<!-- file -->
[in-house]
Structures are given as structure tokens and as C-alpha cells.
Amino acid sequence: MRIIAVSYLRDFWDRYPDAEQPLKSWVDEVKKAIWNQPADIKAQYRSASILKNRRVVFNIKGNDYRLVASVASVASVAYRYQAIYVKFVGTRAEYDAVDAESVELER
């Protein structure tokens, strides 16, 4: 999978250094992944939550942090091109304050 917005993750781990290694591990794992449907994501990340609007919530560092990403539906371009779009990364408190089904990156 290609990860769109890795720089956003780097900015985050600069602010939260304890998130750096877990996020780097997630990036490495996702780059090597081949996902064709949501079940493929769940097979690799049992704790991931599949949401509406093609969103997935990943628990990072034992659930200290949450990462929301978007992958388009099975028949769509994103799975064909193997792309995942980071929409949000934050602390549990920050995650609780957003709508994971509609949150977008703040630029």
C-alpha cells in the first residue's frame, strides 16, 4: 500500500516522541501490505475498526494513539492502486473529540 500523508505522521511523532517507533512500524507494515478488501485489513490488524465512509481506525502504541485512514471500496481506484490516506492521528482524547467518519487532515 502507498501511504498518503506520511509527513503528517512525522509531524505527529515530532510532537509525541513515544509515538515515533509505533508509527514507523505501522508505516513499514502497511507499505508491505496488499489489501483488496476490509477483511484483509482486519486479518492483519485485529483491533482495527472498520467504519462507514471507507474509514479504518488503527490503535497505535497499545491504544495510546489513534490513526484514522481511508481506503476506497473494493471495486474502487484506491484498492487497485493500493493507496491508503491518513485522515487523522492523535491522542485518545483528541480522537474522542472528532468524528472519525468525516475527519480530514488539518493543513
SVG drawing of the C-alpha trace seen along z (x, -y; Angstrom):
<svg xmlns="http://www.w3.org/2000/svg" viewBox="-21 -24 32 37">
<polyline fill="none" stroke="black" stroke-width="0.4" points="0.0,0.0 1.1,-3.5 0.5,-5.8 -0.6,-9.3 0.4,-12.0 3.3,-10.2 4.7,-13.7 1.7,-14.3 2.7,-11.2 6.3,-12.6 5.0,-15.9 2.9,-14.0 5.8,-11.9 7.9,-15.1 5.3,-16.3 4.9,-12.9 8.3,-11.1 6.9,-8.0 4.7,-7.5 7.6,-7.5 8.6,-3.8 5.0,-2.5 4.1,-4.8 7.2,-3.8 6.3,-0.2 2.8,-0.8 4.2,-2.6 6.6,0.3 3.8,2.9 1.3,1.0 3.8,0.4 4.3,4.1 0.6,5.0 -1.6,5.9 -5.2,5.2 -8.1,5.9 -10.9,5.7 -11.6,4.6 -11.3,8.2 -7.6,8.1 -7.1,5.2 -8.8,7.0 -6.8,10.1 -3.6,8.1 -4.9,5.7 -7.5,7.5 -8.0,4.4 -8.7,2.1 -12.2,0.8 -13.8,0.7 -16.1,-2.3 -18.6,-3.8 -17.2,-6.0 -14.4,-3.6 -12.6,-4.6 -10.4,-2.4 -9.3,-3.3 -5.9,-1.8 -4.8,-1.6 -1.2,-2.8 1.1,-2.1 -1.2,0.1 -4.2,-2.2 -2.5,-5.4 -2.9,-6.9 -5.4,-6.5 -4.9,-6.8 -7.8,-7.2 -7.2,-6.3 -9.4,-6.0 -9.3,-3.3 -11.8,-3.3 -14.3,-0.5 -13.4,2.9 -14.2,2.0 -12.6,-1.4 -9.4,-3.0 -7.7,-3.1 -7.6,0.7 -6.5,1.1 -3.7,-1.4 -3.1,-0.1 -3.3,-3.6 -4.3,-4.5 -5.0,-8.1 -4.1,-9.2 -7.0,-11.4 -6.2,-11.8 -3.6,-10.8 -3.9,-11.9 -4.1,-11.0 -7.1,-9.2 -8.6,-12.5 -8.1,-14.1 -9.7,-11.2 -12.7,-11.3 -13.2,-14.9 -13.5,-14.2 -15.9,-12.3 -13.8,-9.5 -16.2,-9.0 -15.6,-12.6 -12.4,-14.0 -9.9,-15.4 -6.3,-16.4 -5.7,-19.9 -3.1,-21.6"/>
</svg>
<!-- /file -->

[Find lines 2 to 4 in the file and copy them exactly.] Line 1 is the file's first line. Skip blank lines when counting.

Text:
Structures are given as structure tokens and as C-alpha cells.
Amino acid sequence: MRIIAVSYLRDFWDRYPDAEQPLKSWVDEVKKAIWNQPADIKAQYRSASILKNRRVVFNIKGNDYRLVASVASVASVAYRYQAIYVKFVGTRAEYDAVDAESVELER
């Protein structure tokens, strides 16, 4: 999978250094992944939550942090091109304050 917005993750781990290694591990794992449907994501990340609007919530560092990403539906371009779009990364408190089904990156 290609990860769109890795720089956003780097900015985050600069602010939260304890998130750096877990996020780097997630990036490495996702780059090597081949996902064709949501079940493929769940097979690799049992704790991931599949949401509406093609969103997935990943628990990072034992659930200290949450990462929301978007992958388009099975028949769509994103799975064909193997792309995942980071929409949000934050602390549990920050995650609780957003709508994971509609949150977008703040630029």